So you’ve written a book! Now what? Regardless of how long you’ve been writing, there’s a lot to learn about actually publishing your book. We’ve put together some of the most common blunders we see from indie authors. Some of these may seem like no brainers to you, others might spark a light bulb moment.
Lack of professional editing.
Every author, regardless of their experience level, will benefit from a great editor. Virtually every bestselling and award-winning title has undergone months of proof-reading, copy editing, line editing, and developmental editing.
While enlisting the help of an editor can be pricey, it’s an investment worth making. As a publisher, you’re running a business and it’s your goal to sell as many books as possible. The money you spend on editing will benefit you and ensure that you’re offering readers a polished and professional book––resulting in increased sales.
The KWL blog has helpful resources on editing, including how to save money on editing and top self-editing tips from professional editors at Reedsy. Reedsy employs thousands of publishing professionals from editors to cover designers and publicists, and also offers 50 free courses in all areas of the industry. Editing for less = the best.
Inferior cover design.
This follows the same logic as my previous section: invest in a professional cover designer. If you do not have a background in graphic design, illustration, or relevant art expertise, do not design your own cover. The cover is the first factor a potential reader considers when deciding whether to purchase your book. Along with your book’s title, description, and price, it can be the difference between sales or lack thereof.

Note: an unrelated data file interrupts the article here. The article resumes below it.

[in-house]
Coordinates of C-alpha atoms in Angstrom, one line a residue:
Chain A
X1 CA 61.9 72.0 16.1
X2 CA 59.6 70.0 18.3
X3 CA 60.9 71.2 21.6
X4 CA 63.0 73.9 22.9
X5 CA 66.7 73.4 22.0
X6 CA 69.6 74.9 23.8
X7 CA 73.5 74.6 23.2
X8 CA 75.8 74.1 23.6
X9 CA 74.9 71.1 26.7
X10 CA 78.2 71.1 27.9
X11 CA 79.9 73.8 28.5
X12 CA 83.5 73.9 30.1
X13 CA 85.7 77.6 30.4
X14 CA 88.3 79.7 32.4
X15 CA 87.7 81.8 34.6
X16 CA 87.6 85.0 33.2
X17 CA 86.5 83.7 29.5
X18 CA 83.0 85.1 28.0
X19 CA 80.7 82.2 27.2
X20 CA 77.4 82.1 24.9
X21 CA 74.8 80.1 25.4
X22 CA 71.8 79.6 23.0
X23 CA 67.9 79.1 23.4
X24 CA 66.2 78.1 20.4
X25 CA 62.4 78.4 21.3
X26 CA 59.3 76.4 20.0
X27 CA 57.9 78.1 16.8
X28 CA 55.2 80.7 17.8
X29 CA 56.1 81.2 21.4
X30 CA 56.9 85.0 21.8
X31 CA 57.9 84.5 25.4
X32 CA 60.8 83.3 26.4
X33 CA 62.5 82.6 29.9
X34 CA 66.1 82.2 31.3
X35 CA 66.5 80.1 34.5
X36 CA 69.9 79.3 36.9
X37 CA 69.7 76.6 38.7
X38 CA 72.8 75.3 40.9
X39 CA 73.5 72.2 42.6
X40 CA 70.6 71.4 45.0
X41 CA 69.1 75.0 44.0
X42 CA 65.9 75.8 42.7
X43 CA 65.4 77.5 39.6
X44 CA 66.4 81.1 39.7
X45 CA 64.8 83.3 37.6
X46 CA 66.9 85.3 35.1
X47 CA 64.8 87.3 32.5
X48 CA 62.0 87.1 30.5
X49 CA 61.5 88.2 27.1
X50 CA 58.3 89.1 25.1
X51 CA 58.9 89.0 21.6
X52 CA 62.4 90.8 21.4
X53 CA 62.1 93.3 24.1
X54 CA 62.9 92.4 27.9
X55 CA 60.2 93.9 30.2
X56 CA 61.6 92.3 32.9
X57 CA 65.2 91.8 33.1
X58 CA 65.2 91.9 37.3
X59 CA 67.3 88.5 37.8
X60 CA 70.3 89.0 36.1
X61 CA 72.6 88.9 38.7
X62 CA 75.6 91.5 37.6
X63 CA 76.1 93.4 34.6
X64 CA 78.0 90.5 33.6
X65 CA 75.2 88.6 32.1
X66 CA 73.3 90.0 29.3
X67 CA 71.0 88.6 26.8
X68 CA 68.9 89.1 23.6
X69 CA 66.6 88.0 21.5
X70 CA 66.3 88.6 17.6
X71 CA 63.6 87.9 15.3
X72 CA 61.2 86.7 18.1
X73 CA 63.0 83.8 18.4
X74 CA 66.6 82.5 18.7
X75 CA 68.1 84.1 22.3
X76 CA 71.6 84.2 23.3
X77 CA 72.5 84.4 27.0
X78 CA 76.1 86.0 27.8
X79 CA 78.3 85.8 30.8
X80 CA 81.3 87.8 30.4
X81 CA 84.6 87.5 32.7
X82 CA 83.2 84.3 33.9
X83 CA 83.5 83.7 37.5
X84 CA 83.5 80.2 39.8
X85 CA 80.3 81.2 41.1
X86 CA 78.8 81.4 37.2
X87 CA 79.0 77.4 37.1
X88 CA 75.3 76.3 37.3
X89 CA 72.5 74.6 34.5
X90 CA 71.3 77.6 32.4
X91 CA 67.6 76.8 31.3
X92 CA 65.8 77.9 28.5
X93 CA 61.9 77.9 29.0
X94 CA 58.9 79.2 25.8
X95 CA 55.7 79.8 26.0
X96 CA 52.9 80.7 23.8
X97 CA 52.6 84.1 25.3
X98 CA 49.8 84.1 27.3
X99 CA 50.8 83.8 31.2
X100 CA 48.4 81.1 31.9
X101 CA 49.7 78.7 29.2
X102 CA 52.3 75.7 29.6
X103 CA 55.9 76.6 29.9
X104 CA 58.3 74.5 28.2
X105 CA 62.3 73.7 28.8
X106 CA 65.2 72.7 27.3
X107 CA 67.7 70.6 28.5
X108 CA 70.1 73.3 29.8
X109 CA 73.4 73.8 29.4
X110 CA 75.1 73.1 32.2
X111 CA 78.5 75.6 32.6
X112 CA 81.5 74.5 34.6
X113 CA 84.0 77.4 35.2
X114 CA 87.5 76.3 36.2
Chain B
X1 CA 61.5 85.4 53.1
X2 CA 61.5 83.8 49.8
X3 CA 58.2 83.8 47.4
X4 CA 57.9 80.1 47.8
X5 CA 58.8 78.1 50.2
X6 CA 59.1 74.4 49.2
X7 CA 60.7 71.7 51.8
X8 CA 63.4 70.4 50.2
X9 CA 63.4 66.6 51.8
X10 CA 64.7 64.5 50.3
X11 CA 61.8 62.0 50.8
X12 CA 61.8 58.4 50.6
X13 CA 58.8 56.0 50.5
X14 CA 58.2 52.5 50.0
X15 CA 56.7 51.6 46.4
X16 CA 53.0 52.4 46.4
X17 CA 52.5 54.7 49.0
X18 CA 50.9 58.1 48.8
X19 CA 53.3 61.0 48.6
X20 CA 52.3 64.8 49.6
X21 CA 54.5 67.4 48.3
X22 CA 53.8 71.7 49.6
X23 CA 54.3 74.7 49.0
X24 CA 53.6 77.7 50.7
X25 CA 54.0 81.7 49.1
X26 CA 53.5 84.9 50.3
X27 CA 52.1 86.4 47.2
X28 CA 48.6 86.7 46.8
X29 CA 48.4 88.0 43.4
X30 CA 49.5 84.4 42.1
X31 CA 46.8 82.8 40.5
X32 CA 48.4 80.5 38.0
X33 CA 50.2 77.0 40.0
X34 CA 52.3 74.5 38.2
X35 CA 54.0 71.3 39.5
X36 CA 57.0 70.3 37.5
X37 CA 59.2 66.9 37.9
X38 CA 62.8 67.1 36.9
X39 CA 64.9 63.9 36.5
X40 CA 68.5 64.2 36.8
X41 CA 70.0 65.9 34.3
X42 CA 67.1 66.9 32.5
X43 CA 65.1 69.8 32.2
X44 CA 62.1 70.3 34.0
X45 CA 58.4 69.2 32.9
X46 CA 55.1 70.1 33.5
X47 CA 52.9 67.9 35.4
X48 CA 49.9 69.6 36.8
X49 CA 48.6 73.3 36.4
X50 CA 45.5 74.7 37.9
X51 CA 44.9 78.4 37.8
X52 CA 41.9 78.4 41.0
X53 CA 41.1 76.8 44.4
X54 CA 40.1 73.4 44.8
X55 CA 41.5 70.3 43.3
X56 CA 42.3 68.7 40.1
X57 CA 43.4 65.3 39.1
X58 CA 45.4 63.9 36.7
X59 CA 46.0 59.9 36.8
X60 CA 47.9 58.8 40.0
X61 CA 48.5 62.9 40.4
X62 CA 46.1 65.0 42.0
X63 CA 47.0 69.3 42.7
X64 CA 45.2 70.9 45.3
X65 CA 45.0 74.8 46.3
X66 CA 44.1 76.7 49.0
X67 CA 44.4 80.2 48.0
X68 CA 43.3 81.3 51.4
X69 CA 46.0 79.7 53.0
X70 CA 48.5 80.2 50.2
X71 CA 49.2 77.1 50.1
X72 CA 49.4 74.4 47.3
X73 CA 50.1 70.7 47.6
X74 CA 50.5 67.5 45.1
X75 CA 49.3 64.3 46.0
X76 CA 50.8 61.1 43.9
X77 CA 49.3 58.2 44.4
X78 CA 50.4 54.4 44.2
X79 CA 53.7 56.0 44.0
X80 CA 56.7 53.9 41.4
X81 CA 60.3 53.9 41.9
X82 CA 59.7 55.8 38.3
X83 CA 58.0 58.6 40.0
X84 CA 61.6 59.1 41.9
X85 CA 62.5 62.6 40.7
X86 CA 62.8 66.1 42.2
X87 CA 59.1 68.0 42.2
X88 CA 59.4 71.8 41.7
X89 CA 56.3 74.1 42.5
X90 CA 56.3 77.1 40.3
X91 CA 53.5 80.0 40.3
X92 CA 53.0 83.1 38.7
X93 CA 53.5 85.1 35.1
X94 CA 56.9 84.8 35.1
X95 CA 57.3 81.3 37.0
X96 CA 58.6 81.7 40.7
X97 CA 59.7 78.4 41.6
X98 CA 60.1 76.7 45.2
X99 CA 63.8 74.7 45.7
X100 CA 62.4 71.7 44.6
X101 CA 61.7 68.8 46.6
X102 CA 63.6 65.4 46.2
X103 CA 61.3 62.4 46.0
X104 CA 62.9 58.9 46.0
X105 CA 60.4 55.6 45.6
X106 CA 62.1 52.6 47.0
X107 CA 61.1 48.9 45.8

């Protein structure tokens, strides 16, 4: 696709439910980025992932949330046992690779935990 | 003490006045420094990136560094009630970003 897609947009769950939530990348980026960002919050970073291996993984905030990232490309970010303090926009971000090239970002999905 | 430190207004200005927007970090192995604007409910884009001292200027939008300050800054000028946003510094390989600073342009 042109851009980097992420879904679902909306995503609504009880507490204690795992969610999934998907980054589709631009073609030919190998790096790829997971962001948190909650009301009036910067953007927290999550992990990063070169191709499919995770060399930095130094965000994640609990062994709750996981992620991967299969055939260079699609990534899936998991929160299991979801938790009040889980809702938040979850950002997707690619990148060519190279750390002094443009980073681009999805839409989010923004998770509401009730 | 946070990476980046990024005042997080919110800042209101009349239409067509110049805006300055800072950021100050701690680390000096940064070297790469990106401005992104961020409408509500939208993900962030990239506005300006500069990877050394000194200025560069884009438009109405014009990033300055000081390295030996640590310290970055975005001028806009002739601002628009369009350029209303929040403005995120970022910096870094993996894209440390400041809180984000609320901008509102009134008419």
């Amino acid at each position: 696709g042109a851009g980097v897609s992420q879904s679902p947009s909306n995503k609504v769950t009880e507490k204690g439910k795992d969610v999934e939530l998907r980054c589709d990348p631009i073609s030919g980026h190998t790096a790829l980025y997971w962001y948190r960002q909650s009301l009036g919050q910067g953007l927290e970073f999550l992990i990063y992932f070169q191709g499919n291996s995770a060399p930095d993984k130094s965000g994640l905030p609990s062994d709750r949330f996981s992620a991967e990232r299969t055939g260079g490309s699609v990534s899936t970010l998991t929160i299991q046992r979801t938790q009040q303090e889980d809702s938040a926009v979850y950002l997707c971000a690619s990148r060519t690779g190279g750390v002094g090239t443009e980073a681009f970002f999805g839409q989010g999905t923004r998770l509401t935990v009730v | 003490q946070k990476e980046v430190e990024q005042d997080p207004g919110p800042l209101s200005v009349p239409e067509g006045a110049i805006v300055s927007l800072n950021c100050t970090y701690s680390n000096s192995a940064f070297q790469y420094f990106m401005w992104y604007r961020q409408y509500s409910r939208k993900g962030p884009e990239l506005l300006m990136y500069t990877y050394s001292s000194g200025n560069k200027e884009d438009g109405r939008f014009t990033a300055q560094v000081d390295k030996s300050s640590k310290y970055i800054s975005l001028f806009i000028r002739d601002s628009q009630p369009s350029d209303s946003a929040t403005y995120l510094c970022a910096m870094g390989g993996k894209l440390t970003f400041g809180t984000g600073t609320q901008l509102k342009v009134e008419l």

Having your cover professionally designed does not mean you are giving up rights to the creative process. Creating your cover with an artist can be a collaborative process. You can suggest ideas and choose from potential designs. Here is an idea inspired by bestselling author Meghan March: create a Pinterest board of images that represent the themes, tone, setting, and characters of your novel. Provide an outline of your novel to the cover designer. Make it clear to the artist what you want to convey on the cover.
Kobo Writing Life authors get a special deal with Damonza, an award-winning team of cover designers. Apply the code KWL10 to take advantage of a 10% discount on services. The KWL blog also has helpful resources on cover design, such as design tips from a merchandiser, expert tips on designing a book cover, and how to brief a cover designer.
A *blah* book description.
Many of us have been in this situation before: a book cover catches your attention, you flip the book around to read the description, then you lose interest. In some cases, this is because the book just isn’t about what you thought it was. In other, more unfortunate cases, the book description is not strong enough to garner further interest. Personally, if a book description does not leave me thinking ‘WHAT HAPPENS NEXT???’ I will likely not buy it. Check out my recent article on how to write a solid book description here.
Your eBook is not priced effectively.